Judge Orders Removal of Plaque From Courthouse in Pennsylvania

A federal judge Wednesday ordered the removal of an 82-year-old Ten Commandments plaque from the Chester County Courthouse, calling it an unconstitutional display of the biblical text.

The plaque is inscribed with a version of the Ten Commandments from the King James version of the Bible, used by Protestants.

"The tablet's necessary effect on those who see it is to endorse or advance the unique importance of this predominantly religious text for mainline Protestantism," wrote U.S. District Judge Stewart Dalzell.

The judge ordered county officials to remove the plaque and "permanently enjoined" them from putting it back up.

The ruling was a victory for the Freethought Society of Greater Philadelphia and one of its members, Sally Flynn, a longtime county resident who has served as a juror in the courthouse and objected to the 50-inch-by-39-inch bronze plaque.

"It is undisputed that (Flynn) is an atheist. She finds the tablet unwelcome every time she passes by it, and has often taken steps to avoid seeing it," Dalzell wrote.

Dalzell's ruling came after a two-day trial that included testimony from theological scholars and members of the Freethought Society, which describes itself as a group of atheists, agnostics, humanists and others.

"Obviously, we're enormously pleased that a gift that was given to us 200 years ago — that each person is free to find their own religious path, or to turn from religion — is being reaffirmed today," said Stefan Presser, legal director of the Pennsylvania chapter of the ACLU, which represented the plaintiffs.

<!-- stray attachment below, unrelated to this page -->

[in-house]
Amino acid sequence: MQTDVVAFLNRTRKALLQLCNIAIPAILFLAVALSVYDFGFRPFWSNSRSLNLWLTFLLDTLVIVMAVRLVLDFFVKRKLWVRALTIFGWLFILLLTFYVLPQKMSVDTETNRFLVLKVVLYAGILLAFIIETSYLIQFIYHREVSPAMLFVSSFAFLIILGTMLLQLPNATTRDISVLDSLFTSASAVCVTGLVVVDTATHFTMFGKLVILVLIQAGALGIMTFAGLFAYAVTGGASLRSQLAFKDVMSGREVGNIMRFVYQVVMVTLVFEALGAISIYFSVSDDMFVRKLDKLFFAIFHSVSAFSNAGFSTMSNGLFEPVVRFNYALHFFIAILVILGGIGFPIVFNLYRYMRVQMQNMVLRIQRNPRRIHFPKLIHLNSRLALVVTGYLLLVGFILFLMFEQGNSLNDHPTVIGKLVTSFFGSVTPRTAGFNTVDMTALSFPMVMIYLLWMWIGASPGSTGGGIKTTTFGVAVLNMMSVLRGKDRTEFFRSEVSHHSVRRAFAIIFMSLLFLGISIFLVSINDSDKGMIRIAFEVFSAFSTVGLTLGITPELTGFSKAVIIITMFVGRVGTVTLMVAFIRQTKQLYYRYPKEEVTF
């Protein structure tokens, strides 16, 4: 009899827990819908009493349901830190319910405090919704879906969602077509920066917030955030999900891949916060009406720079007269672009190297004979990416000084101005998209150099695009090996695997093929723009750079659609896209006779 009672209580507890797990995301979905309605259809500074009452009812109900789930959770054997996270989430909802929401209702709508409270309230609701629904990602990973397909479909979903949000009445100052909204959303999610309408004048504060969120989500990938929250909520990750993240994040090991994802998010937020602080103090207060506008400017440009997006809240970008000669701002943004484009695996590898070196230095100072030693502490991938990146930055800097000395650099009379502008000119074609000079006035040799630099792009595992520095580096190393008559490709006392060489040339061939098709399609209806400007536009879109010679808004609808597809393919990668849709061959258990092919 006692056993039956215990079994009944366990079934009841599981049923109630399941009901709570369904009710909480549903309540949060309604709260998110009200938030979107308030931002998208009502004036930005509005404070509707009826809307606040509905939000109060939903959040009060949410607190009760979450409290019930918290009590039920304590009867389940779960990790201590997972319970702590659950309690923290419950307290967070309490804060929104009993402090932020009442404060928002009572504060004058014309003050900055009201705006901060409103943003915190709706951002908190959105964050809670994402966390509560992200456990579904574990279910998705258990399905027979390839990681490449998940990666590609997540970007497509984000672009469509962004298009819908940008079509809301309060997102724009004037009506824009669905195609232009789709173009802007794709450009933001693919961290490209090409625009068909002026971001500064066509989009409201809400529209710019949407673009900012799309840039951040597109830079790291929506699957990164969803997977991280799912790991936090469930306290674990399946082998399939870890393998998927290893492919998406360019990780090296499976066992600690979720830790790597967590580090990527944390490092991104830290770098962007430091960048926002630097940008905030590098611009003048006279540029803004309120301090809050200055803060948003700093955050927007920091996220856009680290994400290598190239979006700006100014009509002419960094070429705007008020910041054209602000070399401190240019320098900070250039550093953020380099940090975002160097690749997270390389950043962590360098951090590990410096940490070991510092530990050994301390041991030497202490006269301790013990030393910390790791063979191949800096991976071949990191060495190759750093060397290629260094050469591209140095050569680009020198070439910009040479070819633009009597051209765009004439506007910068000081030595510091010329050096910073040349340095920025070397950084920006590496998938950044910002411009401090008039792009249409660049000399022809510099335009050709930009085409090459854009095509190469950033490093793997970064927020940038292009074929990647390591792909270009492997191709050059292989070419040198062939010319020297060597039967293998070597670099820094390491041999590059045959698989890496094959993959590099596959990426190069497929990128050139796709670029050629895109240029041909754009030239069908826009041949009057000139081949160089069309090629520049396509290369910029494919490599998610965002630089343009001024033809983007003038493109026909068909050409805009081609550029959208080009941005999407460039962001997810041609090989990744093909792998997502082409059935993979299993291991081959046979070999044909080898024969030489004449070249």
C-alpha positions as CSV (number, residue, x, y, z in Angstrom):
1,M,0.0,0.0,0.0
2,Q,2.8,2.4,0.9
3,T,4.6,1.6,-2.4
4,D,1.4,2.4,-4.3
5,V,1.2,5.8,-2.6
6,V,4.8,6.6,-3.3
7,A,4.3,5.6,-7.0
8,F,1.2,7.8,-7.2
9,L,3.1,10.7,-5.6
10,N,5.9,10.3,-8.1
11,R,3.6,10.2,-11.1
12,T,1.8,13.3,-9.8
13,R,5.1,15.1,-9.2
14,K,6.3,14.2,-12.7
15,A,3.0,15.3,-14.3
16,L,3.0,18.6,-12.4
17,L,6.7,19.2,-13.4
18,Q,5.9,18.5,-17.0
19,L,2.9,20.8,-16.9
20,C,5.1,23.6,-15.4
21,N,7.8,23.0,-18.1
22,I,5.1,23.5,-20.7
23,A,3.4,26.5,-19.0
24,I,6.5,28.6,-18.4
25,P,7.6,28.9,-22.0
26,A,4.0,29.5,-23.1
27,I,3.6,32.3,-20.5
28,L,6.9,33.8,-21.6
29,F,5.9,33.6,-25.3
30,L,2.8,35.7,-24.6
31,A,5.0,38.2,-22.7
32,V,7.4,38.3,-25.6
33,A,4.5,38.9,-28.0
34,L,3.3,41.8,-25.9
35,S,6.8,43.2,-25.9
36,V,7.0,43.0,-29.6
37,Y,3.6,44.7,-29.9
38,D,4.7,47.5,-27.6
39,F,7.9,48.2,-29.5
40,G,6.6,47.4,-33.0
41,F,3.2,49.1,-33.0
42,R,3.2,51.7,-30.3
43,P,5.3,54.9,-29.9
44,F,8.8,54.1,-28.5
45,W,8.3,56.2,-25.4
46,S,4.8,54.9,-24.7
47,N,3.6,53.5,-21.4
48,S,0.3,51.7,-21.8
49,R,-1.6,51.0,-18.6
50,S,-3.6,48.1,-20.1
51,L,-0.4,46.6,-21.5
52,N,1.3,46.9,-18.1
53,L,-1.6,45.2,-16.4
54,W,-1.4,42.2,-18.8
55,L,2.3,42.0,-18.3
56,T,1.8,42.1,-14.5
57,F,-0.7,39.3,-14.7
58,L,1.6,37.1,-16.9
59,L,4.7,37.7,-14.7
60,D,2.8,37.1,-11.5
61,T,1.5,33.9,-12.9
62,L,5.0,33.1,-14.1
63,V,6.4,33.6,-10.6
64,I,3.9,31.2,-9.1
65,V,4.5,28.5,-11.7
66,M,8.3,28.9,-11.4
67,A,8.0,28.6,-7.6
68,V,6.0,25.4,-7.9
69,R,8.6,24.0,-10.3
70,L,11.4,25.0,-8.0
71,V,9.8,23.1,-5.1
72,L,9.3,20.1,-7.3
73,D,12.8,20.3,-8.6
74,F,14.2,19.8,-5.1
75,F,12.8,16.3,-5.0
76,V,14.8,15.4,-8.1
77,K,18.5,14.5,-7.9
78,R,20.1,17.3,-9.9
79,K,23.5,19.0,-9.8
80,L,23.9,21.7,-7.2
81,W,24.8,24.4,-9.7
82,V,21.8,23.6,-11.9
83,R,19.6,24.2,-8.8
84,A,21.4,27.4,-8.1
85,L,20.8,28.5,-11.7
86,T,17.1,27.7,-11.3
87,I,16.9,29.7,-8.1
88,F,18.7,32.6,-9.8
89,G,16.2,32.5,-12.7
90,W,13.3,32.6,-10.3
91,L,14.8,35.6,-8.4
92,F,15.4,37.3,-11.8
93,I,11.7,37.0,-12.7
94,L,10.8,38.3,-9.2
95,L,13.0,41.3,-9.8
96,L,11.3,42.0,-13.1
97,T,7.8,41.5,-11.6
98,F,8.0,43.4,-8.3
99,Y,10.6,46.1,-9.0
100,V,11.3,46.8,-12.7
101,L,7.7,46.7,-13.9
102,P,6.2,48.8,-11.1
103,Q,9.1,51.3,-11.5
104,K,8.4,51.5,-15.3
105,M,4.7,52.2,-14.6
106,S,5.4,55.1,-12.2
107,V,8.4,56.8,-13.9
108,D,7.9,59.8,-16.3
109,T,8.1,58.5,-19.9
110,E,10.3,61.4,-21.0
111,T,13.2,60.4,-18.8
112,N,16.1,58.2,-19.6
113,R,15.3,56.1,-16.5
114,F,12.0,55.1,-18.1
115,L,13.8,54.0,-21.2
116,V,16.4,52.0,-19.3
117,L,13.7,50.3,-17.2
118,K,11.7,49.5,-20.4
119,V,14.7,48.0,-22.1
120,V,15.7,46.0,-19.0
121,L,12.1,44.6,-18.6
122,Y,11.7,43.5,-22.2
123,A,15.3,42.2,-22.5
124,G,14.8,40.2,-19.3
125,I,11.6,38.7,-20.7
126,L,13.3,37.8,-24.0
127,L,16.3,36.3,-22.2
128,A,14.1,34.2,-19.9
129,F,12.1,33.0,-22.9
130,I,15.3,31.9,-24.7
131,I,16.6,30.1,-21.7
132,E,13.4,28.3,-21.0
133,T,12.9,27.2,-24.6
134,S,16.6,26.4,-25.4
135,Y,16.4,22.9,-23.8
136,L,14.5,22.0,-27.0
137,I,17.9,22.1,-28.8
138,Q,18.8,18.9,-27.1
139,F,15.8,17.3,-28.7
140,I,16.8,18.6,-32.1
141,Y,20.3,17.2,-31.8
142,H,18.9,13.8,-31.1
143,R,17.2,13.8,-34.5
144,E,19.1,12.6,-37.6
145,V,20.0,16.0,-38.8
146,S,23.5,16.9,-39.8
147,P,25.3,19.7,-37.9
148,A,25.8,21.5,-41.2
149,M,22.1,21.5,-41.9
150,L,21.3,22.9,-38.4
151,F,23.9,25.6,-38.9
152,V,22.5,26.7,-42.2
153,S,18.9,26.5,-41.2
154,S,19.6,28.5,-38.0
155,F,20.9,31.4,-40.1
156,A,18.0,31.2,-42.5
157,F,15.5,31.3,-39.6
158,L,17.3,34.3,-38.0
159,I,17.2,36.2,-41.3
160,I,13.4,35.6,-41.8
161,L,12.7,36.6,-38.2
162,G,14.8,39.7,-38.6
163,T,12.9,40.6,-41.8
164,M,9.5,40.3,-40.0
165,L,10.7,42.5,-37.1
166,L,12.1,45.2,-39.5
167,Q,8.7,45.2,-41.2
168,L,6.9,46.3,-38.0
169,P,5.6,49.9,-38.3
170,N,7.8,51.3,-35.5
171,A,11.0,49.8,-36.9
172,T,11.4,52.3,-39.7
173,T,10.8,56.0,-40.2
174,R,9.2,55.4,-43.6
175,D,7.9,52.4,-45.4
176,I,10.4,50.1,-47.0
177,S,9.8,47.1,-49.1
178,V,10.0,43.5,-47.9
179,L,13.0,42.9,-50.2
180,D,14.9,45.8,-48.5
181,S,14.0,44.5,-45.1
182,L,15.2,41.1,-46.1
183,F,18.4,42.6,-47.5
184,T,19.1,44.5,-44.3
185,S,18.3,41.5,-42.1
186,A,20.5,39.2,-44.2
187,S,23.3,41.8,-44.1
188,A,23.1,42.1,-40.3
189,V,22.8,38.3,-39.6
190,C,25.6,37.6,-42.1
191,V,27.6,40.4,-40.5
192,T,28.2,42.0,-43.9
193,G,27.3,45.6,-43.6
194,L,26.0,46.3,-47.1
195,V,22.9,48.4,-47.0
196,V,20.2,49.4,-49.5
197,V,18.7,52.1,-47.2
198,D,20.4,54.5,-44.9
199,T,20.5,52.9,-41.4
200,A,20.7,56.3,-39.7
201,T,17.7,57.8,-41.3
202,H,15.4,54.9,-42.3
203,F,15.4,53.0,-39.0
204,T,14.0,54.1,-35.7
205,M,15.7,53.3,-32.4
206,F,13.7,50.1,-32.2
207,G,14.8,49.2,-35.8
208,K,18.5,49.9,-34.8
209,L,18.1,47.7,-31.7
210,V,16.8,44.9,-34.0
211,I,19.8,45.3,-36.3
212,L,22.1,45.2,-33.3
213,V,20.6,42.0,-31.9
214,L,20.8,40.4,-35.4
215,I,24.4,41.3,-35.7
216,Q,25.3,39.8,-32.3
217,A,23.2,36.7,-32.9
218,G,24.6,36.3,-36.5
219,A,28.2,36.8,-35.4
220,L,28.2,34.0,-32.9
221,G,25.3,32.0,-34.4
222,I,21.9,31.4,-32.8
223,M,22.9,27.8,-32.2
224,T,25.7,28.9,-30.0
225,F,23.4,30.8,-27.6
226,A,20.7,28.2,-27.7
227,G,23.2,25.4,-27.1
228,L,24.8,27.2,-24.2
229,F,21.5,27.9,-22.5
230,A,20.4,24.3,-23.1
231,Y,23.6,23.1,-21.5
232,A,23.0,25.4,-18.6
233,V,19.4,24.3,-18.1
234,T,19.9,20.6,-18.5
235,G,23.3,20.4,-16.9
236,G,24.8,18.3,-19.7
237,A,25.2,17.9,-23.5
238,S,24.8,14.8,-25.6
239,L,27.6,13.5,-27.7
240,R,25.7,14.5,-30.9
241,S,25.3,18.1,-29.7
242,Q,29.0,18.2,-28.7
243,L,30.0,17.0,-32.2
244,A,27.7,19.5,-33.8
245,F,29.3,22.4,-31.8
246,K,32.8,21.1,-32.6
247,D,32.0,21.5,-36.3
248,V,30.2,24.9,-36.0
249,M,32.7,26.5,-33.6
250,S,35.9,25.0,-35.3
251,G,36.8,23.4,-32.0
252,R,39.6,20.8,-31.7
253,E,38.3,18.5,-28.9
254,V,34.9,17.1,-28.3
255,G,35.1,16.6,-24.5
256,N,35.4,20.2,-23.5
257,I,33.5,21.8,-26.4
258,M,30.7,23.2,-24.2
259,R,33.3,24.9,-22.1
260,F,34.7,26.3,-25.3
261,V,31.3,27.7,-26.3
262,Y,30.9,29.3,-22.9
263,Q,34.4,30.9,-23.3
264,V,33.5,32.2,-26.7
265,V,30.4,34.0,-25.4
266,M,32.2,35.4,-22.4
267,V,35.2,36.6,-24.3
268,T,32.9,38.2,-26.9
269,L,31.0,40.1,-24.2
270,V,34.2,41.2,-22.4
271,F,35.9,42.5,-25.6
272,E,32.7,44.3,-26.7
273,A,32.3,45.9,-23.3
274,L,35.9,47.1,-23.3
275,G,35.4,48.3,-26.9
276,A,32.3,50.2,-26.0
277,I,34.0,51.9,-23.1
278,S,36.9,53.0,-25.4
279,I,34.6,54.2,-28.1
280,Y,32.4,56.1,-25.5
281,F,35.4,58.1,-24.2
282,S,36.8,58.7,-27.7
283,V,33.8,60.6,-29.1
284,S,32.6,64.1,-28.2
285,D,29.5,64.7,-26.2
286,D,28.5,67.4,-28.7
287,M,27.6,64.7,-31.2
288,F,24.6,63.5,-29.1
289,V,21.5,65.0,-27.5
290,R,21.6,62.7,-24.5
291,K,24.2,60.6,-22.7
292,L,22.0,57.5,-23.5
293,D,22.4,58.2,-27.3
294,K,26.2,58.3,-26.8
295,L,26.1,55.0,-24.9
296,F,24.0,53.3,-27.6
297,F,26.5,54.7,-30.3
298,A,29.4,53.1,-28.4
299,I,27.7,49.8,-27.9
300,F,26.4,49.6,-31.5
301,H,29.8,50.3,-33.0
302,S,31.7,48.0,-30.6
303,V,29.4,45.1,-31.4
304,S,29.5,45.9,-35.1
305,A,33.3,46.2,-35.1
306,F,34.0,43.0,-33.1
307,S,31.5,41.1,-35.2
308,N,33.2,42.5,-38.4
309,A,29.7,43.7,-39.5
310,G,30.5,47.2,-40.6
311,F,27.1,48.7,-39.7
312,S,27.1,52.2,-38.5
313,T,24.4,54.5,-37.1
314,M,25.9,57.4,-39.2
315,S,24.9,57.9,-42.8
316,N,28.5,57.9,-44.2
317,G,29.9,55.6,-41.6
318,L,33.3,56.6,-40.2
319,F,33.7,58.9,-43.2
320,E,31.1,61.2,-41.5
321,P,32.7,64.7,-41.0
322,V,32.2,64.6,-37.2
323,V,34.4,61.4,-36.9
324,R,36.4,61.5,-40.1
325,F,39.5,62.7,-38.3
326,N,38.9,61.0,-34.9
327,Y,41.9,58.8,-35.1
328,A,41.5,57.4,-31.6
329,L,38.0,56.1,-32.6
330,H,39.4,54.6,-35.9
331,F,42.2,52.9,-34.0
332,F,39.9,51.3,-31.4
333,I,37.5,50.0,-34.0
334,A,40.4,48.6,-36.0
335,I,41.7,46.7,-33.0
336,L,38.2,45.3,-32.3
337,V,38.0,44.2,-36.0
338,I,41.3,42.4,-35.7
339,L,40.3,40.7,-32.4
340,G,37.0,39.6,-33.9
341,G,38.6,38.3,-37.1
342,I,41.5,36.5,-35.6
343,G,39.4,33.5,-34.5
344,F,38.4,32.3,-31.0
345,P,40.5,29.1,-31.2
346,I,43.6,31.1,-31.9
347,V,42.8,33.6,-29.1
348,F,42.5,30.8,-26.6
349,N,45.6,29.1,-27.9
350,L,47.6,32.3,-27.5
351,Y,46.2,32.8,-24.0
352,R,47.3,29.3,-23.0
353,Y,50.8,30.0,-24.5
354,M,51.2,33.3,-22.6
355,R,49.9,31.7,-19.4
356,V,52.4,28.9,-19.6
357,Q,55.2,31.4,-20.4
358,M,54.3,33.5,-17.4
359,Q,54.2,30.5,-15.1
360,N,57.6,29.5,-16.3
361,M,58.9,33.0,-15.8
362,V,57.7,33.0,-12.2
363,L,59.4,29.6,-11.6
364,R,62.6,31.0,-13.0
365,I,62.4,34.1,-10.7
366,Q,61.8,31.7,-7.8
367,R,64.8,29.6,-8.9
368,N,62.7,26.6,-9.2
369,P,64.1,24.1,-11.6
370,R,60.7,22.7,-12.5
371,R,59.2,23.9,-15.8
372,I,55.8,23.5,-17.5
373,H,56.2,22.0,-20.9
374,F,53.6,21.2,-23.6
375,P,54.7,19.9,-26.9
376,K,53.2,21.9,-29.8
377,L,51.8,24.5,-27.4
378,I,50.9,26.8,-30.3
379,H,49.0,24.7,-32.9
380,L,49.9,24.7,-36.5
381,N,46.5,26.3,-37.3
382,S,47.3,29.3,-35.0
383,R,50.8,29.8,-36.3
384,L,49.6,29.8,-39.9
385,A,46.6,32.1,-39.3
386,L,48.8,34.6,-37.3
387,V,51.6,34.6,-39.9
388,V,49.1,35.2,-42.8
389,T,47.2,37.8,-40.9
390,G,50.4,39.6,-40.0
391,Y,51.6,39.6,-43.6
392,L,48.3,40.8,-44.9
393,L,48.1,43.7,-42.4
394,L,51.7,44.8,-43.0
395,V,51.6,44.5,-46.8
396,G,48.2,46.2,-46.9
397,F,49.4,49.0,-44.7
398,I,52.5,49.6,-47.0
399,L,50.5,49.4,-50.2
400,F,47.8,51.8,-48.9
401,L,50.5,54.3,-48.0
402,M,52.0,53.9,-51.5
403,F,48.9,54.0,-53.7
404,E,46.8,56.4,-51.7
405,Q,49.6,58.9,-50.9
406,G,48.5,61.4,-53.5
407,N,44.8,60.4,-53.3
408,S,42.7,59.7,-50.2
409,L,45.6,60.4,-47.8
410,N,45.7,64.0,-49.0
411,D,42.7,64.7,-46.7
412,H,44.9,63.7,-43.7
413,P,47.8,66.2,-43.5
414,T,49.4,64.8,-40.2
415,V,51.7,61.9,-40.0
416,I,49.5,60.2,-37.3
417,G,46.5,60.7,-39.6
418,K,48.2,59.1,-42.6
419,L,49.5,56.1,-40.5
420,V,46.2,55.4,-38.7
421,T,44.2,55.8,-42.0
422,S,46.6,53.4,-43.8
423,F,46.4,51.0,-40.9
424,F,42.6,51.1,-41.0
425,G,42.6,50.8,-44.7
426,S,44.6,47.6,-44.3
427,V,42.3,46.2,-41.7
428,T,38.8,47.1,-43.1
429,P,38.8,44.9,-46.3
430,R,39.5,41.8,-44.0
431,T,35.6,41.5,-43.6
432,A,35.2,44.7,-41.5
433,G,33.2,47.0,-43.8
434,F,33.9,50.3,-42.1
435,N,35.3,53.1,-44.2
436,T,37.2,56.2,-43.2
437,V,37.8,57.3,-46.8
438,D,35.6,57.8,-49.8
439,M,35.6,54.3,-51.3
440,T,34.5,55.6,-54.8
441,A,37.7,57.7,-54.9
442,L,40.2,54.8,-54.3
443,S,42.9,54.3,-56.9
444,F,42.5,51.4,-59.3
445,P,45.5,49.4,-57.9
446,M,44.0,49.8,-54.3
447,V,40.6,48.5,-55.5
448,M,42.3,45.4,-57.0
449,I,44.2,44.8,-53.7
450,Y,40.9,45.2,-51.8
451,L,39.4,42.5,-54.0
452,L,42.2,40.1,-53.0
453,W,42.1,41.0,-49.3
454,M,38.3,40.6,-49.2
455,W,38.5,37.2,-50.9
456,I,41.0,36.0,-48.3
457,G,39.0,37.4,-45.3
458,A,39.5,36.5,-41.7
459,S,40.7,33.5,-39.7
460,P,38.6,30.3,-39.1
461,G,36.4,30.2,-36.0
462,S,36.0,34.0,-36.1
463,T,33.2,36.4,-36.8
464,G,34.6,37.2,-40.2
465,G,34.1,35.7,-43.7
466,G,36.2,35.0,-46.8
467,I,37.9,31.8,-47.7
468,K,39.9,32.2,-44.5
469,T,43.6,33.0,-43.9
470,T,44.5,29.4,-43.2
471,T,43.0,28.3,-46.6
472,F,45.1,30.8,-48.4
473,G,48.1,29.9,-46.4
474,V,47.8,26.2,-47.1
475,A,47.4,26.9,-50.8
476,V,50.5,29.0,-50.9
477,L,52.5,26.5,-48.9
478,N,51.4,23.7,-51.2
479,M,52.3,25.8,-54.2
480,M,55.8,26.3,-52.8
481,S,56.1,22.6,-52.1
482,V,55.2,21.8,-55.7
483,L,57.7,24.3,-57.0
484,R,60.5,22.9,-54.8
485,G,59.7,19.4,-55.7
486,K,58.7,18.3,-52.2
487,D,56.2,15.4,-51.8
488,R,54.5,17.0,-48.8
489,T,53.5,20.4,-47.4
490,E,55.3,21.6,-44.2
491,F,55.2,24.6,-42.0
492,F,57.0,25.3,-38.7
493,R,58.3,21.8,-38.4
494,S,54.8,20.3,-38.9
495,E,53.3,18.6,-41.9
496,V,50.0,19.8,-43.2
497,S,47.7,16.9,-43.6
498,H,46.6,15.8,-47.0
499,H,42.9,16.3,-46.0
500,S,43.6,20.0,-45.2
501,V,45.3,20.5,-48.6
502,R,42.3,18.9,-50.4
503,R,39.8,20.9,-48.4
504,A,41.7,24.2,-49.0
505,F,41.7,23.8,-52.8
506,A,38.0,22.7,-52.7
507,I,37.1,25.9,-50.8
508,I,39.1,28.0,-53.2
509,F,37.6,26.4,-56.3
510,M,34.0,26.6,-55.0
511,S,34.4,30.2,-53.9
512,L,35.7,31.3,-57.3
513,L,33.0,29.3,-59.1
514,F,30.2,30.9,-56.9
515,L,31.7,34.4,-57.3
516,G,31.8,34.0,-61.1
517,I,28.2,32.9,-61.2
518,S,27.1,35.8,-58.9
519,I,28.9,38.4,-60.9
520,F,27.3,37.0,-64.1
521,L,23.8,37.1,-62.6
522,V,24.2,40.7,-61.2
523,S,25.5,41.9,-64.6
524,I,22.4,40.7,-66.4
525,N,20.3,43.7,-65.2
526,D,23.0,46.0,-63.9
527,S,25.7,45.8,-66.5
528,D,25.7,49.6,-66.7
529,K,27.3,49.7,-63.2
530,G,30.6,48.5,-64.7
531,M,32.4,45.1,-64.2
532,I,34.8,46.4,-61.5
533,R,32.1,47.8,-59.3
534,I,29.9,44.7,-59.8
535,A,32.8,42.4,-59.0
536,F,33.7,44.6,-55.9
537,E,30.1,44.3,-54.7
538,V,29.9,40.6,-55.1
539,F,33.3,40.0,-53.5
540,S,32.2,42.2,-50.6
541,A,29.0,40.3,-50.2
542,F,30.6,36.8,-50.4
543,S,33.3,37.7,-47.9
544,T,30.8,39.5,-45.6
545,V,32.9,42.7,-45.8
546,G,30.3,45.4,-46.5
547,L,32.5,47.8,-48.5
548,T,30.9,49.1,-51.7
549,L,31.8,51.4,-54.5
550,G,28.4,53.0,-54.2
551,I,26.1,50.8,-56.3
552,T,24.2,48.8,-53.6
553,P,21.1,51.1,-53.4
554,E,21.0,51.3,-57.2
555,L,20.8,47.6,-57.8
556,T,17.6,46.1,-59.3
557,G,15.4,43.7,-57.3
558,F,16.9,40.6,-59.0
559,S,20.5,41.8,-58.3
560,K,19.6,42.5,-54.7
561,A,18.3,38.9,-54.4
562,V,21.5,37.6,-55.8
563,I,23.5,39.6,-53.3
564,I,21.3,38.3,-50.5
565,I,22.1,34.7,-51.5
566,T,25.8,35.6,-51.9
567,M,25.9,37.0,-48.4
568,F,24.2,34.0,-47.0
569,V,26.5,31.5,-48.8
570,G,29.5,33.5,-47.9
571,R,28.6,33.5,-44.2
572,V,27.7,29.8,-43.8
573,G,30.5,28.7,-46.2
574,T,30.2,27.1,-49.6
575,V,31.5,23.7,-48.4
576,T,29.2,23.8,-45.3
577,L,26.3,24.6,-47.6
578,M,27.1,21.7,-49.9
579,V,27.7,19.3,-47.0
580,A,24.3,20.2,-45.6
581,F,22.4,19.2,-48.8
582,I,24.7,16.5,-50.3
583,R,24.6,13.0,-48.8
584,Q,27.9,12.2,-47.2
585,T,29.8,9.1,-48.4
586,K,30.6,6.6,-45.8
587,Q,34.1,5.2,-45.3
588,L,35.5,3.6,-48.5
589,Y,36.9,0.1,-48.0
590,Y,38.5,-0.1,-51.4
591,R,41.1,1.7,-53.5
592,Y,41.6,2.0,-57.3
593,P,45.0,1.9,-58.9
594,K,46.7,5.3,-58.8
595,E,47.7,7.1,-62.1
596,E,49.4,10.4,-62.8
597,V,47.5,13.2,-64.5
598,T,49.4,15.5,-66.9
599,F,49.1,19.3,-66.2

Attorneys for the county had argued that the Ten Commandments have both a secular and religious place in history, and couldn't reasonably be considered offensive.

County officials said they will consider an appeal.

"Our display of the Ten Commandments plaque is entirely consistent with the original intent" of the First Amendment, said County Commissioner Colin A. Hanna.

The plaque was posted at the entrance to the courthouse in West Chester, about 25 miles west of Philadelphia, in 1920 by a private group, the Council of Religious Education of West Chester.

Since 1971, when the U.S. Supreme Court decided a case called Lemon v. Kurtzman, federal courts are required to use a three-part test in judging church-state cases.

The test says a law or a government practice is invalid if it does not have a secular purpose, if it primarily promotes religion or fosters "excessive entanglement" with religion.

Dalzell noted that five sitting Supreme Court justices have been harshly critical of the test, which was devised by a more liberal Supreme Court. But he said he was obliged to use its methodology until the Supreme Court instructs otherwise.

Federal courts across the nation have reached different conclusions in Ten Commandments cases, some allowing government displays, others forbidding it. Last week, the Supreme Court turned down an appeal from Indiana Gov. Frank O'Bannon, who wanted permission to place a 7-foot stone monument on the grounds of the state Capitol.

The Ten Commandments contain both religious and secular directives, including the familiar proscriptions against stealing, killing and adultery. The Bible says God gave the list to Moses.